Holly leaf miner

Most hollies have some leaves infested with leaf miner. The damage can be unsightly but has little impact on the plant’s growth or vigour.

Holly leaf miner (Phytomyza ilicis) on Holly (Ilex aquifolium). Credit: RHS/Entomology.

Quick facts

Common name Holly leaf miner
Scientific name Phytomyza ilicis
Plants affected Holly (Ilex species)
Main symptoms Yellowish-purple blotches on the upper leaf surface
Most active All year

What is holly leaf miner?

Holly leaf miner is a small fly with larvae that cause discoloured blotches by feeding inside holly leaves.

Symptoms

  • Yellowish-white or yellowish-purple blotches occur on the upper surface of older leaves, usually near the centre of the leaf.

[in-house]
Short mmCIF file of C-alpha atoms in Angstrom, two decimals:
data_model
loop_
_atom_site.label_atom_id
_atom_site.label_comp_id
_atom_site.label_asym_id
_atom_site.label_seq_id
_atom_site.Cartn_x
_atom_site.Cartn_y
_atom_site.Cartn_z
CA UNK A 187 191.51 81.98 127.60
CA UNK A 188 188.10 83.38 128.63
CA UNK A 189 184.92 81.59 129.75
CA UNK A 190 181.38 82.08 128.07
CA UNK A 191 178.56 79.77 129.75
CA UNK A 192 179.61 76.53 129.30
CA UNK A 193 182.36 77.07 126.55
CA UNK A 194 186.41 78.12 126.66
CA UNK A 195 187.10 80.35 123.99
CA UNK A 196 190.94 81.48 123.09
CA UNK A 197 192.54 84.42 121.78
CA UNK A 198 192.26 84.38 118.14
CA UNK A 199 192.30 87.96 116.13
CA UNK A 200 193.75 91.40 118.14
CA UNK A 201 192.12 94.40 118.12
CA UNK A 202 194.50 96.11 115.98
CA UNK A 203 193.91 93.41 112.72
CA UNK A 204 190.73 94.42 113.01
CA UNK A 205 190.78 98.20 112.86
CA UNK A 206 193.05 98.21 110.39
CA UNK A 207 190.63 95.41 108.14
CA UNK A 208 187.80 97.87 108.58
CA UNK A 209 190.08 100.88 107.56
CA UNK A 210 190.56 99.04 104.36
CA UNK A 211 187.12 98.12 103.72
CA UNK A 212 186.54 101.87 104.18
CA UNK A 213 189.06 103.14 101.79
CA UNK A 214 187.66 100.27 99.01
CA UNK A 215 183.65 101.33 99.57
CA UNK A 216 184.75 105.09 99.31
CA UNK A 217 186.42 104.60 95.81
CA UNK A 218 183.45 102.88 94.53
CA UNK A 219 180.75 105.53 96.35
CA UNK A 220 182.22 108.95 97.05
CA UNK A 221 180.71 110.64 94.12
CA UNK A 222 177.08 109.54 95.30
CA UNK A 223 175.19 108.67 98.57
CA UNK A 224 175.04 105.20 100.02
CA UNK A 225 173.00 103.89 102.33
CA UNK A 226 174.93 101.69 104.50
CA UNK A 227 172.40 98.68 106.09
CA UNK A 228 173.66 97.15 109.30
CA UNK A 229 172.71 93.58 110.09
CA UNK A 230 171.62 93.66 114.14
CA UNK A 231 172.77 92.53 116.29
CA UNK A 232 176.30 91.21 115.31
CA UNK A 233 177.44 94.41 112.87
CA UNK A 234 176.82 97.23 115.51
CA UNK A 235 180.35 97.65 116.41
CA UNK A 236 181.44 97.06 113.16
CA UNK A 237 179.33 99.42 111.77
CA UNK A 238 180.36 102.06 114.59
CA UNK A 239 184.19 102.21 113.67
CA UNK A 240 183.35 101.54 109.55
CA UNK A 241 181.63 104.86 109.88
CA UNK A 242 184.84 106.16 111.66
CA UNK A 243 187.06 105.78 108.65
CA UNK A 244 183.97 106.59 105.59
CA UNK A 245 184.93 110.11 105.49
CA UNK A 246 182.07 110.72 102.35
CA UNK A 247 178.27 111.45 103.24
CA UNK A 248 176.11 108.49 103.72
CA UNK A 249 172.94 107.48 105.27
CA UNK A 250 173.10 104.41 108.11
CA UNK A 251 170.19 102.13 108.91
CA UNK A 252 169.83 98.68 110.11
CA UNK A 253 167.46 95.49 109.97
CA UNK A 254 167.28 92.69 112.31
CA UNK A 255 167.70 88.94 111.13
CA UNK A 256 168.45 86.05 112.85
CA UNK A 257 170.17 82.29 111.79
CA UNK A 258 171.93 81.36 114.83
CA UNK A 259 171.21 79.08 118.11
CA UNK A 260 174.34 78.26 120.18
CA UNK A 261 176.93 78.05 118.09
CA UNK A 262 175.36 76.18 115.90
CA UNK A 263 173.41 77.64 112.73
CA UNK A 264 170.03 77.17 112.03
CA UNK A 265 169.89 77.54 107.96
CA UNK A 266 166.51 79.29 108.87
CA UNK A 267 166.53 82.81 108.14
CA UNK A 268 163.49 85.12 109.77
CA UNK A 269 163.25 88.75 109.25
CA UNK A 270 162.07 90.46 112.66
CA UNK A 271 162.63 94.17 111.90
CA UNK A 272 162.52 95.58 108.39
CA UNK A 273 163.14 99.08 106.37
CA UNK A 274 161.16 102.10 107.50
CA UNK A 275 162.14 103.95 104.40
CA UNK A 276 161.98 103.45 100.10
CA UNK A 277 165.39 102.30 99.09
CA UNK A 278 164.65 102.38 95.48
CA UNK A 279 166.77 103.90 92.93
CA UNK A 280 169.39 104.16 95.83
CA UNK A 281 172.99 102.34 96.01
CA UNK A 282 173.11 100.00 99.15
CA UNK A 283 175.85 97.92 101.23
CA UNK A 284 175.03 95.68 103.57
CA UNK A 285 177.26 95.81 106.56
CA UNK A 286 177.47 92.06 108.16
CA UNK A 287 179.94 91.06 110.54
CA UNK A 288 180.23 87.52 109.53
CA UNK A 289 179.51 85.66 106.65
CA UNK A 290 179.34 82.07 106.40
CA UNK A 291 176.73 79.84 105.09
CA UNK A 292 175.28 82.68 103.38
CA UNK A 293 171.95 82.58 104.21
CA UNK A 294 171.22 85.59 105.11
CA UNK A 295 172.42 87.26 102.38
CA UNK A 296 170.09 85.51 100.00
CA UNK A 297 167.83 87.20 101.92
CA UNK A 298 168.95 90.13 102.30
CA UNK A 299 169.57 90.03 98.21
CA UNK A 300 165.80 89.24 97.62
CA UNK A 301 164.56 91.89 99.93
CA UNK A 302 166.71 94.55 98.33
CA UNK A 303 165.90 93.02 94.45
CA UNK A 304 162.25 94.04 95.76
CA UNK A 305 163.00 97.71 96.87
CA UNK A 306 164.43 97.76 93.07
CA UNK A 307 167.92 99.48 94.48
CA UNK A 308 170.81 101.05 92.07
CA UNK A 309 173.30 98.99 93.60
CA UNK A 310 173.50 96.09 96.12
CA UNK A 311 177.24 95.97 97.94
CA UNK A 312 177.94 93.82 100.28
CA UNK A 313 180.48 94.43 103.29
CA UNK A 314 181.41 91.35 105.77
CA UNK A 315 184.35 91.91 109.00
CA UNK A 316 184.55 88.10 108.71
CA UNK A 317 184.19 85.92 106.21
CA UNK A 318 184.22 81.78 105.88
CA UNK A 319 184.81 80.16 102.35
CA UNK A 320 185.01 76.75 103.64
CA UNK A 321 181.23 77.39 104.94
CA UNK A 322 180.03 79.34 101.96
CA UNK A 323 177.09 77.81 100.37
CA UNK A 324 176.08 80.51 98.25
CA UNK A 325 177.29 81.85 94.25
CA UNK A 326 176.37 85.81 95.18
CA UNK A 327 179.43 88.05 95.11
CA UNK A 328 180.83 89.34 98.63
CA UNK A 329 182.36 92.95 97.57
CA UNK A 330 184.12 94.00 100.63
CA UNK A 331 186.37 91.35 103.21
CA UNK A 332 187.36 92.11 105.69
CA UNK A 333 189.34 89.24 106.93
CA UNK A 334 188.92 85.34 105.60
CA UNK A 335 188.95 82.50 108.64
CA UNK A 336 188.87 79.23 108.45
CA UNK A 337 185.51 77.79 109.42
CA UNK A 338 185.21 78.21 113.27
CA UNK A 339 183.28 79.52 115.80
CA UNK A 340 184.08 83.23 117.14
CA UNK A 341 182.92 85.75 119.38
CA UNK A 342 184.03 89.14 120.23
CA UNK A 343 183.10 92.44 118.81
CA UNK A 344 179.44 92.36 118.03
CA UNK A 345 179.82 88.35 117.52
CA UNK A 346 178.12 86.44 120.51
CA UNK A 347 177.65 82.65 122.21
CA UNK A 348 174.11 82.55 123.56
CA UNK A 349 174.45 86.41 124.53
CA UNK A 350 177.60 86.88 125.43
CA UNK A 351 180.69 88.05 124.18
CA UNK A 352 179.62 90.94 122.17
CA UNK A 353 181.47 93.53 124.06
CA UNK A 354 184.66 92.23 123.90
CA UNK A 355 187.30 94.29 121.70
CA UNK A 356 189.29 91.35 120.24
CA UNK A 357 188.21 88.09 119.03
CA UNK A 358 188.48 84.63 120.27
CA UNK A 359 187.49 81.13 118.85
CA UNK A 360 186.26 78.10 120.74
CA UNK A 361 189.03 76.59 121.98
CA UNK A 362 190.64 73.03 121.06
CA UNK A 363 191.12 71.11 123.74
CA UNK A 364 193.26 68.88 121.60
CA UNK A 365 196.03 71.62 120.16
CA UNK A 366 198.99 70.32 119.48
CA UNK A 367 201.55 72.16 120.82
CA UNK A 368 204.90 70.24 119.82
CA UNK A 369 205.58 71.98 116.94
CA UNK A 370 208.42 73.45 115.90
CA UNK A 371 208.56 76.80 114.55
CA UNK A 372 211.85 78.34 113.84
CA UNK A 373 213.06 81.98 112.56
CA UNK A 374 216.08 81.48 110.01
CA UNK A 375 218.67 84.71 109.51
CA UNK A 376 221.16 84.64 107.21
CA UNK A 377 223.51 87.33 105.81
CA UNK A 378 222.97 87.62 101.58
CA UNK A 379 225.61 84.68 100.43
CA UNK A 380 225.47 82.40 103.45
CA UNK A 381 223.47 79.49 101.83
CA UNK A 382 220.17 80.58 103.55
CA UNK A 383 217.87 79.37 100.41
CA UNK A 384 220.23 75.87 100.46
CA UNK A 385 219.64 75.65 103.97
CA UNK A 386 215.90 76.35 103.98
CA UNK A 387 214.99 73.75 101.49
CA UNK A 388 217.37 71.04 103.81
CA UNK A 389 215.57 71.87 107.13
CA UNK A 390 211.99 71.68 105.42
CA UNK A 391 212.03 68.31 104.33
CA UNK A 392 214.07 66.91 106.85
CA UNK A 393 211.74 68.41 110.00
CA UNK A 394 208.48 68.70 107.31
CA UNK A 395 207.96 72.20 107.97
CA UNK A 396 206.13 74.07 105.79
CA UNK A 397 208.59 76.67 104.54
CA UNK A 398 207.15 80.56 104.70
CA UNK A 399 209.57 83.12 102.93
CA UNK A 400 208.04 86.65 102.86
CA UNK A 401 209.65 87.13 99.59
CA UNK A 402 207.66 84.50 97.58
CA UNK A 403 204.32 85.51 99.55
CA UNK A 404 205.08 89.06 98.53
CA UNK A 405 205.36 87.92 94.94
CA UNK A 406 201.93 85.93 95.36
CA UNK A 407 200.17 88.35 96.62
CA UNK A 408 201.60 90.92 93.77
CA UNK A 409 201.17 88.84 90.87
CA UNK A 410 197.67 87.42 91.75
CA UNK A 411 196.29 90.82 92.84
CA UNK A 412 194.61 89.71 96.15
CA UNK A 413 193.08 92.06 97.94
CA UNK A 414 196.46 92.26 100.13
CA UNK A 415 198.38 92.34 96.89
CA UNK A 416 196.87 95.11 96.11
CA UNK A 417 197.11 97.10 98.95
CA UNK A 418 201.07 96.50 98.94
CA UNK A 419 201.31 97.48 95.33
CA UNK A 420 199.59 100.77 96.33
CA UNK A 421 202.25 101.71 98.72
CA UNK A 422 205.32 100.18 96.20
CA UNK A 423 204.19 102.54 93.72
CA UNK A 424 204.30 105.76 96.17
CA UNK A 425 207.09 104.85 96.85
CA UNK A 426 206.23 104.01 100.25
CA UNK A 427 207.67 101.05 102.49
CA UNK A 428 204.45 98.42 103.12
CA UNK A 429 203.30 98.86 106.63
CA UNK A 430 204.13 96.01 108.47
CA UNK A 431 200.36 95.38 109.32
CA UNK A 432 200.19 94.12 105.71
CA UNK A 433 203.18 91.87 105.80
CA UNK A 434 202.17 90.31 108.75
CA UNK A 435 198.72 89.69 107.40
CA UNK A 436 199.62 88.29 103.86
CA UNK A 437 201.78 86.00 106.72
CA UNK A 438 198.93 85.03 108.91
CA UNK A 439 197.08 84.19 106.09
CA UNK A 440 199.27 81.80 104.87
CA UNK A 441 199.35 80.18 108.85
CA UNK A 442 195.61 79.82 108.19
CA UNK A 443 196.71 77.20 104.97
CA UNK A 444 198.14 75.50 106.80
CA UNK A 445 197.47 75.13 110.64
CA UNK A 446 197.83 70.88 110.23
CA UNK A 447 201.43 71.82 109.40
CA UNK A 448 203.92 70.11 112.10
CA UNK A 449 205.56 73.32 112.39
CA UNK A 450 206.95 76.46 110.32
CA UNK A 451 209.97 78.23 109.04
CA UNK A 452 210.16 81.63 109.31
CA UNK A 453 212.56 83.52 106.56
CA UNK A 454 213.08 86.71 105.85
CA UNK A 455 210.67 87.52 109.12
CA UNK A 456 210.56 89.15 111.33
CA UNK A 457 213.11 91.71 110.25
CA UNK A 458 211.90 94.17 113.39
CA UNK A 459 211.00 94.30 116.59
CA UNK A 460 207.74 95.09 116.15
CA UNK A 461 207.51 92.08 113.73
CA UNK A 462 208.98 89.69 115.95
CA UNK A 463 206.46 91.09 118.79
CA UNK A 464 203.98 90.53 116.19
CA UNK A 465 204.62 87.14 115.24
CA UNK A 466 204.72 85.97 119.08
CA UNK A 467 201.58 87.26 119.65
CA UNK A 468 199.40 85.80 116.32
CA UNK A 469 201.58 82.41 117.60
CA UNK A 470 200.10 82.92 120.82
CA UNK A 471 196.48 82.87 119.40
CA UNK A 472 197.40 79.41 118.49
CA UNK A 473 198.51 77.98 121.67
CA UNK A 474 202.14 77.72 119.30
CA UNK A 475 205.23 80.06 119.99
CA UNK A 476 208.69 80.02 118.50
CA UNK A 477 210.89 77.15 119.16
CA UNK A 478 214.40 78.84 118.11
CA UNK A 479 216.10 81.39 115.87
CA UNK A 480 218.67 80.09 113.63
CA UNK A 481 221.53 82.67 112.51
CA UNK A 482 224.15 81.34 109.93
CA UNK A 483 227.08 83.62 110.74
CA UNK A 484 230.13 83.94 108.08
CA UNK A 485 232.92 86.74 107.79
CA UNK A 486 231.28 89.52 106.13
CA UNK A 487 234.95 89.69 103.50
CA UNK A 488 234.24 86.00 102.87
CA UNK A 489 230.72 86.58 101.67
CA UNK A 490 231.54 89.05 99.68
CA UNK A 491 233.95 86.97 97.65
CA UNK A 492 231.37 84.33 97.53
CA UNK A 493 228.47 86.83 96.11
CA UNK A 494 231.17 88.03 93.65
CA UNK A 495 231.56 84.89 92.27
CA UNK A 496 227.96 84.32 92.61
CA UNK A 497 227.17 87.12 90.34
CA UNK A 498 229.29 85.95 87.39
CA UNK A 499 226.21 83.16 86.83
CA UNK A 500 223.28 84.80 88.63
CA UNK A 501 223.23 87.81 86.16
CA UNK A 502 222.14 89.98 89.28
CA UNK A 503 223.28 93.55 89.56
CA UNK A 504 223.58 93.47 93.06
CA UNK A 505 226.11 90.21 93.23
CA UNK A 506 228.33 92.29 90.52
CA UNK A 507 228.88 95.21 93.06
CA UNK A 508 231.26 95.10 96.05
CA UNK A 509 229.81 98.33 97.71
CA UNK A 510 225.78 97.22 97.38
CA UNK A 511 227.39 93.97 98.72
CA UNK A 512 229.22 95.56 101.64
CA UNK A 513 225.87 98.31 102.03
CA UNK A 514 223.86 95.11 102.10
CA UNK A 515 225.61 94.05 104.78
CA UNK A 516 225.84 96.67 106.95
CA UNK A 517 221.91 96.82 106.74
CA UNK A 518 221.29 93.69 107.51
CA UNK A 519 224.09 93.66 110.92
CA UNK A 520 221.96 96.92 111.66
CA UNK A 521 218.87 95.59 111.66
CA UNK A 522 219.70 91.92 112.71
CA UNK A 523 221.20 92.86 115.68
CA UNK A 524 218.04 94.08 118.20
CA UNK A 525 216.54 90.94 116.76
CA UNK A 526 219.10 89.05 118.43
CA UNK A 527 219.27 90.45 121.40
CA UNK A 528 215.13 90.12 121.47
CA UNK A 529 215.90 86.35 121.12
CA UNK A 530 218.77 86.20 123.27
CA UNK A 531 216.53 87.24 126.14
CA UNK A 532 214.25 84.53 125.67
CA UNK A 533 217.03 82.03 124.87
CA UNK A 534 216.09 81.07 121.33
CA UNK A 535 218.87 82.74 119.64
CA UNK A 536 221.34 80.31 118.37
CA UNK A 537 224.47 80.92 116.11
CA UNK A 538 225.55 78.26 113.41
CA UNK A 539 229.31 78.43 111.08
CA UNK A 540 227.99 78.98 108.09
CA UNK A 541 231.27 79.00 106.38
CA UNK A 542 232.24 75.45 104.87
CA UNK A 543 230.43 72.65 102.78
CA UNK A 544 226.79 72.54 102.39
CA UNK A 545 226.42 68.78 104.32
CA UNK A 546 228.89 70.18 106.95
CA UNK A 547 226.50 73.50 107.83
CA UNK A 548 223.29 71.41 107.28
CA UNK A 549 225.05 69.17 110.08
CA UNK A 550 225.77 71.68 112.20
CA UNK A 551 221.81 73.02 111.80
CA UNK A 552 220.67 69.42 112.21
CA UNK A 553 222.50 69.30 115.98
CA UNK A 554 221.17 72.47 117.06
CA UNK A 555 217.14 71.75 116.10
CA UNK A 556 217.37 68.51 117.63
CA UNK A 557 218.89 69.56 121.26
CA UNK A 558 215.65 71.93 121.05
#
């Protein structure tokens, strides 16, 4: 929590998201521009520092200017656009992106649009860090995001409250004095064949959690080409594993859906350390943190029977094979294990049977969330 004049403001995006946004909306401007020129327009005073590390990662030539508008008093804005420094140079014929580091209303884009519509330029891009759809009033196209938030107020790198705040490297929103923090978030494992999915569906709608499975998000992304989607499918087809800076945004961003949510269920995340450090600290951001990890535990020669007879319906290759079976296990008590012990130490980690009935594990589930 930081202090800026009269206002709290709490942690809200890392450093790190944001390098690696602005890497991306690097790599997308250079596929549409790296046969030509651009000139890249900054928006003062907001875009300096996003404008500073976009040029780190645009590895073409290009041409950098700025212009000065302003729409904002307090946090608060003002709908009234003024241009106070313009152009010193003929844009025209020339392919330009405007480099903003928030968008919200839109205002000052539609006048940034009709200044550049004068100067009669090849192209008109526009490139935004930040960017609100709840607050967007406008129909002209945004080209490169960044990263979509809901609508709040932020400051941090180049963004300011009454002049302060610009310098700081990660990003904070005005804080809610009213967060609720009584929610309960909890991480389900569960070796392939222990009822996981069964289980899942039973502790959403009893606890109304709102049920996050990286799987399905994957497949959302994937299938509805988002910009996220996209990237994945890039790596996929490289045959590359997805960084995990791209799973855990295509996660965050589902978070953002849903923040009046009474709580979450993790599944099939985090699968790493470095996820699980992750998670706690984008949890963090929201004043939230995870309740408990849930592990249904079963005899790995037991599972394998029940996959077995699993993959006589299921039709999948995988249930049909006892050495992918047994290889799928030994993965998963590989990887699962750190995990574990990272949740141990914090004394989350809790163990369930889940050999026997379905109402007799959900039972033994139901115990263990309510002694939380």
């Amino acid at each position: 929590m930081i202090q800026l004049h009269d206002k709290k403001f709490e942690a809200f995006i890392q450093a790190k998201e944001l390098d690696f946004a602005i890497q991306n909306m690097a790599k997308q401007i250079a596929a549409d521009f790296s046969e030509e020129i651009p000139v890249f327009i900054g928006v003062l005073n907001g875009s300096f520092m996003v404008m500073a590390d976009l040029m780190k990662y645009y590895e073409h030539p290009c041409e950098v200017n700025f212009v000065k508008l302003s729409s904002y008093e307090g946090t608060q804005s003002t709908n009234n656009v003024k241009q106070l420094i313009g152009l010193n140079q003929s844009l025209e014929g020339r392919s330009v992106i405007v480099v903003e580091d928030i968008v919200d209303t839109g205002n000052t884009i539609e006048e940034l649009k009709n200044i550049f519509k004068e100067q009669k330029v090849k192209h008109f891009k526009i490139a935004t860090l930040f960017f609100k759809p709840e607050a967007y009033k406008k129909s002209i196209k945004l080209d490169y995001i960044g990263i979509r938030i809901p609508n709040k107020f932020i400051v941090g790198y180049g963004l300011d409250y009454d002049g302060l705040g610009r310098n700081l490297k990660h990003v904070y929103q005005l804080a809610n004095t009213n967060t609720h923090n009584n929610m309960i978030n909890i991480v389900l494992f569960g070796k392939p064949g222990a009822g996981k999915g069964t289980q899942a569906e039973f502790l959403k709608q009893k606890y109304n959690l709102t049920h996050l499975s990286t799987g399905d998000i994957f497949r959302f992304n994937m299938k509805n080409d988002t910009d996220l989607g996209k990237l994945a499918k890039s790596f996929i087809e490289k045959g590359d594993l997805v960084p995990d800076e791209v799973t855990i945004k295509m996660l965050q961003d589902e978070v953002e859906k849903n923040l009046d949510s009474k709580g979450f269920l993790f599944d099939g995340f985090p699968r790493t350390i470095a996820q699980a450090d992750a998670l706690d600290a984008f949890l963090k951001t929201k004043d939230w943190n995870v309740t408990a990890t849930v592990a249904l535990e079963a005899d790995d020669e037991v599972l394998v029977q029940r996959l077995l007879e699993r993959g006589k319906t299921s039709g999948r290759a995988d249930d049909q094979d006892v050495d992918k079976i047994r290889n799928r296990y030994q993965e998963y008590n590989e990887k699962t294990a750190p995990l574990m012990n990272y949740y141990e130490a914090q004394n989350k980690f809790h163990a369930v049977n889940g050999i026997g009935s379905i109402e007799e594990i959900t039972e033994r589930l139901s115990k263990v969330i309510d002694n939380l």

• In early summer some leaves on holly trees turn yellow and fall from the tree.  This is the normal shedding of old leaves and is not caused by the leaf miner.

Control

Non-chemical control

  • Although the mines may be considered unsightly, this pest can be tolerated as it has little real impact on the health and vigour of a holly.
  • On small specimen plants it is feasible to remove mined leaves, but not if this would result in significant defoliation as this would cause more damage than the pest.

Chemical control

  • Insecticides are unlikely to be effective as the thick, glossy surface of holly leaves means that sprays run off the foliage and do not penetrate to where the grubs are feeding.

Biology

  • Grubs of the holly leaf miner tunnel inside the leaves.
  • There is one generation a year, and the adult flies lay eggs on the new foliage in May to June.
  • When the larvae have completed their feeding in the following spring, they pupate inside the leaf mines

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